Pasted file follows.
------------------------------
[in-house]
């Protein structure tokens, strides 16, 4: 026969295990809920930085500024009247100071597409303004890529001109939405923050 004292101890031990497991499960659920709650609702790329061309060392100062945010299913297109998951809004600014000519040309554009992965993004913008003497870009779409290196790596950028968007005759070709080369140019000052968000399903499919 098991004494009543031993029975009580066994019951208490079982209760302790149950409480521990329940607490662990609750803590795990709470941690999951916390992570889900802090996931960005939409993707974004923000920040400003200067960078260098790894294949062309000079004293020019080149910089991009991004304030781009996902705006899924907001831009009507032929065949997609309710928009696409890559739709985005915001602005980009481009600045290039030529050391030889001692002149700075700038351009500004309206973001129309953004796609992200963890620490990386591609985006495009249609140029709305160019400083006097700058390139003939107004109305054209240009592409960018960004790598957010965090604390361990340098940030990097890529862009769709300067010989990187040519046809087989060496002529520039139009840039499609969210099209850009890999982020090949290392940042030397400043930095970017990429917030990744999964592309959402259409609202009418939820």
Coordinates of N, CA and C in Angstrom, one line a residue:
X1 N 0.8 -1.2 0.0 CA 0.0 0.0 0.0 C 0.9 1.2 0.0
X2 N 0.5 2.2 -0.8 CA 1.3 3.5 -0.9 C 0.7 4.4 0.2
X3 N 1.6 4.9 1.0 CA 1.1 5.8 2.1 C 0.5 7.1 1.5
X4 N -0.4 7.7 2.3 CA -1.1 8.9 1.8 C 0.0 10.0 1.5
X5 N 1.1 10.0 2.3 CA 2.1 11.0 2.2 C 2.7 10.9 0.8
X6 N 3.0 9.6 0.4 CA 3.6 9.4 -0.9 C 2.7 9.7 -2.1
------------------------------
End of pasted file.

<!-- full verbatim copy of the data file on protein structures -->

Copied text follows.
[in-house]
């Protein structure tokens, strides 16, 4: 026969295990809920930085500024009247100071597409303004890529001109939405923050 004292101890031990497991499960659920709650609702790329061309060392100062945010299913297109998951809004600014000519040309554009992965993004913008003497870009779409290196790596950028968007005759070709080369140019000052968000399903499919 098991004494009543031993029975009580066994019951208490079982209760302790149950409480521990329940607490662990609750803590795990709470941690999951916390992570889900802090996931960005939409993707974004923000920040400003200067960078260098790894294949062309000079004293020019080149910089991009991004304030781009996902705006899924907001831009009507032929065949997609309710928009696409890559739709985005915001602005980009481009600045290039030529050391030889001692002149700075700038351009500004309206973001129309953004796609992200963890620490990386591609985006495009249609140029709305160019400083006097700058390139003939107004109305054209240009592409960018960004790598957010965090604390361990340098940030990097890529862009769709300067010989990187040519046809087989060496002529520039139009840039499609969210099209850009890999982020090949290392940042030397400043930095970017990429917030990744999964592309959402259409609202009418939820």
Coordinates of N, CA and C in Angstrom, one line a residue:
X1 N 0.8 -1.2 0.0 CA 0.0 0.0 0.0 C 0.9 1.2 0.0
X2 N 0.5 2.2 -0.8 CA 1.3 3.5 -0.9 C 0.7 4.4 0.2
X3 N 1.6 4.9 1.0 CA 1.1 5.8 2.1 C 0.5 7.1 1.5
X4 N -0.4 7.7 2.3 CA -1.1 8.9 1.8 C 0.0 10.0 1.5
X5 N 1.1 10.0 2.3 CA 2.1 11.0 2.2 C 2.7 10.9 0.8
X6 N 3.0 9.6 0.4 CA 3.6 9.4 -0.9 C 2.7 9.7 -2.1